Pence allies worried he'll be swept up in Trump impeachment inquiry: ‘He’s not going to come out of this squeaky clean’
Vice President Mike Pence (MSNBC)

Vice President Mike Pence and his White House allies are increasingly worried about his own vulnerability in the impeachment inquiry, and that puts him in an uncomfortable position.

Pence has publicly stood by President Donald Trump, but behind the scenes he's beginning to worry about his own exposure in the probe, according to NBC News reporter Carol Lee.

The vice president's allies are pushing for the release of any evidence to help "clear Pence's name," according to one person familiar with that debate -- and they believe a reconstructed transcript of Trump's phone call to Ukraine president Volodymyr Zelenzsky would accomplish that.

"People around the vice president think this is a way to clear his name," Lee told MSNBC' "Morning Joe." "They think this could tarnish him, and he does not really answer directly what his knowledge was about this, about the pressure campaign on Ukraine, and so there's worry there."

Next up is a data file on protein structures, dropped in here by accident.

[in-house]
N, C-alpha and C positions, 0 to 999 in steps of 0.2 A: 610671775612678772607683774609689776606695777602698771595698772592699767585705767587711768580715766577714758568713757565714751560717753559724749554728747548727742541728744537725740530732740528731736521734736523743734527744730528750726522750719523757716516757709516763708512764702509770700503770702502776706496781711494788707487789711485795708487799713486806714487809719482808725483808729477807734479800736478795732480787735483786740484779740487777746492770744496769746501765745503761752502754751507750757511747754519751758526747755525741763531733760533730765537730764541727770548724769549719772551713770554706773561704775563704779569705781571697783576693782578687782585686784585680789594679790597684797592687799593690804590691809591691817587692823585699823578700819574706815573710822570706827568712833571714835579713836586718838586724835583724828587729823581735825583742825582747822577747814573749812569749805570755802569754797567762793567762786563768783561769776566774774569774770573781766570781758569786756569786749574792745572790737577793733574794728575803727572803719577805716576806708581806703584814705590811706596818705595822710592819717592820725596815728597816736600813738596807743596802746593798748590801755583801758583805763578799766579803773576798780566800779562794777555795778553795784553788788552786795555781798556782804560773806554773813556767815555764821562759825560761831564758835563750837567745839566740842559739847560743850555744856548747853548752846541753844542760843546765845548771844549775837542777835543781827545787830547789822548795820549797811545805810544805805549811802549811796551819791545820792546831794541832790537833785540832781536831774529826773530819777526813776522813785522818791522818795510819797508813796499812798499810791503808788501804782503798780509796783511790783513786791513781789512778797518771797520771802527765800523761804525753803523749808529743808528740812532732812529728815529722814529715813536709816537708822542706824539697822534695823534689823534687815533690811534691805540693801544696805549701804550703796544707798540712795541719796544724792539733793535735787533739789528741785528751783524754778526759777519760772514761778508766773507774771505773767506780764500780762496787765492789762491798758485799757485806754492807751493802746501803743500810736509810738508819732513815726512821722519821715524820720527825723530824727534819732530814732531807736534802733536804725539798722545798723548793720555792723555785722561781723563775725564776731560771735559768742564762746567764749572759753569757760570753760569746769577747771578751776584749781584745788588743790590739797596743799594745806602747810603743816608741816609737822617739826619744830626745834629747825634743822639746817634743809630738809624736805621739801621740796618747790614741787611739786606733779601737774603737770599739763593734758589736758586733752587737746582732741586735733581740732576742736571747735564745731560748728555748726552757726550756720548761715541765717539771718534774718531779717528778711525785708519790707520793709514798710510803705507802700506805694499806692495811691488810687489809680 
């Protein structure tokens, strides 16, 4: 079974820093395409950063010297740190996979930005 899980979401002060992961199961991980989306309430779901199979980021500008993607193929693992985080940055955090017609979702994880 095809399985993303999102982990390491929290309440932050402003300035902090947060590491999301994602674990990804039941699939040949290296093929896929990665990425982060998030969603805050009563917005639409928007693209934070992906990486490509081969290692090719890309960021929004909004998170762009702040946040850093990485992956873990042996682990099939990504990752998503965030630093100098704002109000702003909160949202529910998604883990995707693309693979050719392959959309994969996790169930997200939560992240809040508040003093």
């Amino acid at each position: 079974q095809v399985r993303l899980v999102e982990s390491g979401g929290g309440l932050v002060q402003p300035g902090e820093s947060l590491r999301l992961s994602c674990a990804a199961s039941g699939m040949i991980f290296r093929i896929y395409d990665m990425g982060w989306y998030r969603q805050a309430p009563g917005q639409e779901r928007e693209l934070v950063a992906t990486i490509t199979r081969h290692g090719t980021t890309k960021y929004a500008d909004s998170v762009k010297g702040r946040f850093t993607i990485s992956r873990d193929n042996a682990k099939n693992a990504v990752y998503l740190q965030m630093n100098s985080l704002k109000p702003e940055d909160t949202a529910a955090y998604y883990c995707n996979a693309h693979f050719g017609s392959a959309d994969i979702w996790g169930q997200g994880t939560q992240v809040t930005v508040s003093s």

"We've spoke to an administration official who said that they're still reviewing this, and I think that really underscores how much this White House still hasn't gotten its act together in terms of getting on the same page and coming up with a plan to push back on impeachment," she added.

Co-host Willie Geist said the vice president had further political ambitions, and he asked whether Pence would eventually turn on the president to save himself.

"He's a longtime politician, he's not a dumb guy, he knows what he's doing," Geist said. "(Is there some instinct) to begin to preserve himself and his own legacy, if that can be done at that point? He sees the writing on the wall. He's going to see this new testimony from (Lt. Col. Alexander) Vindman today. Is he working behind the scenes to save himself?"

Lee agreed that Pence allies are worried the vice president will be pulled deeper into the impeachment inquiry, but so far he was standing close by the president.

"We know that people who are allies of the vice president are a little -- you know, worried that he's not going to come out of this squeaky clean," Lee said, "and that's because, you know, there's one of two options. Either he was aware that all of this stuff was going on and he didn't say anything or do anything about it, or he was actually a participant in some of it. Neither of those things are good for the the vice president."